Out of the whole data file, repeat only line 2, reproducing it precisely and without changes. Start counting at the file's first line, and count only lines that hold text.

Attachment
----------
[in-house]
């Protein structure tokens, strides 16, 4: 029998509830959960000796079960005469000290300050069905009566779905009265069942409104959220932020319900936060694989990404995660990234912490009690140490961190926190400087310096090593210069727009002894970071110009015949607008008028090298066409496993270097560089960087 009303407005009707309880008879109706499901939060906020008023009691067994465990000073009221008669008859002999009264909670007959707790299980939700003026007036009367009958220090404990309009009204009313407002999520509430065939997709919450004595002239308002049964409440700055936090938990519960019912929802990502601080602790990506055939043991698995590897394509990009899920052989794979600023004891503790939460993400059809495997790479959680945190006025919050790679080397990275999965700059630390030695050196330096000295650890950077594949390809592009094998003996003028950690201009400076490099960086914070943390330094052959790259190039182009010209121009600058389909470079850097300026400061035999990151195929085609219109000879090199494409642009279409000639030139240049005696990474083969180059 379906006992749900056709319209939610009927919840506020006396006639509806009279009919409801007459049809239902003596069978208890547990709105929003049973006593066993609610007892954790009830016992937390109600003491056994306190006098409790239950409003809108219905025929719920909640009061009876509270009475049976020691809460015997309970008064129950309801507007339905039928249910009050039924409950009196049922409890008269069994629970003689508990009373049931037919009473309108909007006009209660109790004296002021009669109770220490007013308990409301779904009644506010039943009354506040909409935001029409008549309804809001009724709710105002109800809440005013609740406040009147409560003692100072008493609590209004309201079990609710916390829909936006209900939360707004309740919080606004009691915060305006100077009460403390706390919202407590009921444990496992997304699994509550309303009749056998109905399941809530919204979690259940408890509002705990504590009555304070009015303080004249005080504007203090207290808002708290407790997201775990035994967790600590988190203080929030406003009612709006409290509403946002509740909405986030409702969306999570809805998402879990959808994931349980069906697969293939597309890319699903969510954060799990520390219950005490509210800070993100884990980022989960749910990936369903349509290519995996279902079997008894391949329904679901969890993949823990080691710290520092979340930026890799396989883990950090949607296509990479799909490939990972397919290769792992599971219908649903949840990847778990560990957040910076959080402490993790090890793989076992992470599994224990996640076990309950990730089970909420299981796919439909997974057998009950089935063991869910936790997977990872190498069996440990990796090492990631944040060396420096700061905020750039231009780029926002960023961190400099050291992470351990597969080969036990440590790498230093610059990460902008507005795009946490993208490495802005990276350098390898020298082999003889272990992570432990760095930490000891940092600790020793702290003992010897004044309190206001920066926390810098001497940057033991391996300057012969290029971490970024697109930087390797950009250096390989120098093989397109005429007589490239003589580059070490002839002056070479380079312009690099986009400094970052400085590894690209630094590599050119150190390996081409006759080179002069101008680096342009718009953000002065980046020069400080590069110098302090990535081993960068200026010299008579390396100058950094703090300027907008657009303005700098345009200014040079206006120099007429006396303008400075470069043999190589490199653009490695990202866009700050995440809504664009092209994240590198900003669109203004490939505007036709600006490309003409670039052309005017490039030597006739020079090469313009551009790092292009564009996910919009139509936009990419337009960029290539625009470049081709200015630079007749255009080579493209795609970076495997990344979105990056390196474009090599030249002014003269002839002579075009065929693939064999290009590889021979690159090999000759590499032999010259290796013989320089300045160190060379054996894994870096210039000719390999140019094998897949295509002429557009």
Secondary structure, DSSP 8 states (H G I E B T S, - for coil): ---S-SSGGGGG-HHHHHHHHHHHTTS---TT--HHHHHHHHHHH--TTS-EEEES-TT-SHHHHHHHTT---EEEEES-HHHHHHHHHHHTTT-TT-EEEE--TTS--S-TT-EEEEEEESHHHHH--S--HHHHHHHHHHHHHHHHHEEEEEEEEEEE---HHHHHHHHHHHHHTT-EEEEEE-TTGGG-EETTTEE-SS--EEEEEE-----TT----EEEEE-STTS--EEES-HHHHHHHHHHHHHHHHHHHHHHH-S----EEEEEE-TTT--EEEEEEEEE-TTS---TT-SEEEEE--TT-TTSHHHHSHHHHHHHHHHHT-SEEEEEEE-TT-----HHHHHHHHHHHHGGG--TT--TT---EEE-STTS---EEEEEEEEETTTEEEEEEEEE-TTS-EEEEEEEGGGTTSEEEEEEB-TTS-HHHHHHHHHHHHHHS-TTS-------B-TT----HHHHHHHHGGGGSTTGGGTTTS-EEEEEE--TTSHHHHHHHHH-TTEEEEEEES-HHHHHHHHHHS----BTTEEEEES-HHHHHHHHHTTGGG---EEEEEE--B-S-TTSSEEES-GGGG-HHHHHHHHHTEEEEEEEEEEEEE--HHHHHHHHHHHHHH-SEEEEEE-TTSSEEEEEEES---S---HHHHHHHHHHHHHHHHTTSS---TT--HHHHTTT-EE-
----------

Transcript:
């Protein structure tokens, strides 16, 4: 029998509830959960000796079960005469000290300050069905009566779905009265069942409104959220932020319900936060694989990404995660990234912490009690140490961190926190400087310096090593210069727009002894970071110009015949607008008028090298066409496993270097560089960087 009303407005009707309880008879109706499901939060906020008023009691067994465990000073009221008669008859002999009264909670007959707790299980939700003026007036009367009958220090404990309009009204009313407002999520509430065939997709919450004595002239308002049964409440700055936090938990519960019912929802990502601080602790990506055939043991698995590897394509990009899920052989794979600023004891503790939460993400059809495997790479959680945190006025919050790679080397990275999965700059630390030695050196330096000295650890950077594949390809592009094998003996003028950690201009400076490099960086914070943390330094052959790259190039182009010209121009600058389909470079850097300026400061035999990151195929085609219109000879090199494409642009279409000639030139240049005696990474083969180059 379906006992749900056709319209939610009927919840506020006396006639509806009279009919409801007459049809239902003596069978208890547990709105929003049973006593066993609610007892954790009830016992937390109600003491056994306190006098409790239950409003809108219905025929719920909640009061009876509270009475049976020691809460015997309970008064129950309801507007339905039928249910009050039924409950009196049922409890008269069994629970003689508990009373049931037919009473309108909007006009209660109790004296002021009669109770220490007013308990409301779904009644506010039943009354506040909409935001029409008549309804809001009724709710105002109800809440005013609740406040009147409560003692100072008493609590209004309201079990609710916390829909936006209900939360707004309740919080606004009691915060305006100077009460403390706390919202407590009921444990496992997304699994509550309303009749056998109905399941809530919204979690259940408890509002705990504590009555304070009015303080004249005080504007203090207290808002708290407790997201775990035994967790600590988190203080929030406003009612709006409290509403946002509740909405986030409702969306999570809805998402879990959808994931349980069906697969293939597309890319699903969510954060799990520390219950005490509210800070993100884990980022989960749910990936369903349509290519995996279902079997008894391949329904679901969890993949823990080691710290520092979340930026890799396989883990950090949607296509990479799909490939990972397919290769792992599971219908649903949840990847778990560990957040910076959080402490993790090890793989076992992470599994224990996640076990309950990730089970909420299981796919439909997974057998009950089935063991869910936790997977990872190498069996440990990796090492990631944040060396420096700061905020750039231009780029926002960023961190400099050291992470351990597969080969036990440590790498230093610059990460902008507005795009946490993208490495802005990276350098390898020298082999003889272990992570432990760095930490000891940092600790020793702290003992010897004044309190206001920066926390810098001497940057033991391996300057012969290029971490970024697109930087390797950009250096390989120098093989397109005429007589490239003589580059070490002839002056070479380079312009690099986009400094970052400085590894690209630094590599050119150190390996081409006759080179002069101008680096342009718009953000002065980046020069400080590069110098302090990535081993960068200026010299008579390396100058950094703090300027907008657009303005700098345009200014040079206006120099007429006396303008400075470069043999190589490199653009490695990202866009700050995440809504664009092209994240590198900003669109203004490939505007036709600006490309003409670039052309005017490039030597006739020079090469313009551009790092292009564009996910919009139509936009990419337009960029290539625009470049081709200015630079007749255009080579493209795609970076495997990344979105990056390196474009090599030249002014003269002839002579075009065929693939064999290009590889021979690159090999000759590499032999010259290796013989320089300045160190060379054996894994870096210039000719390999140019094998897949295509002429557009």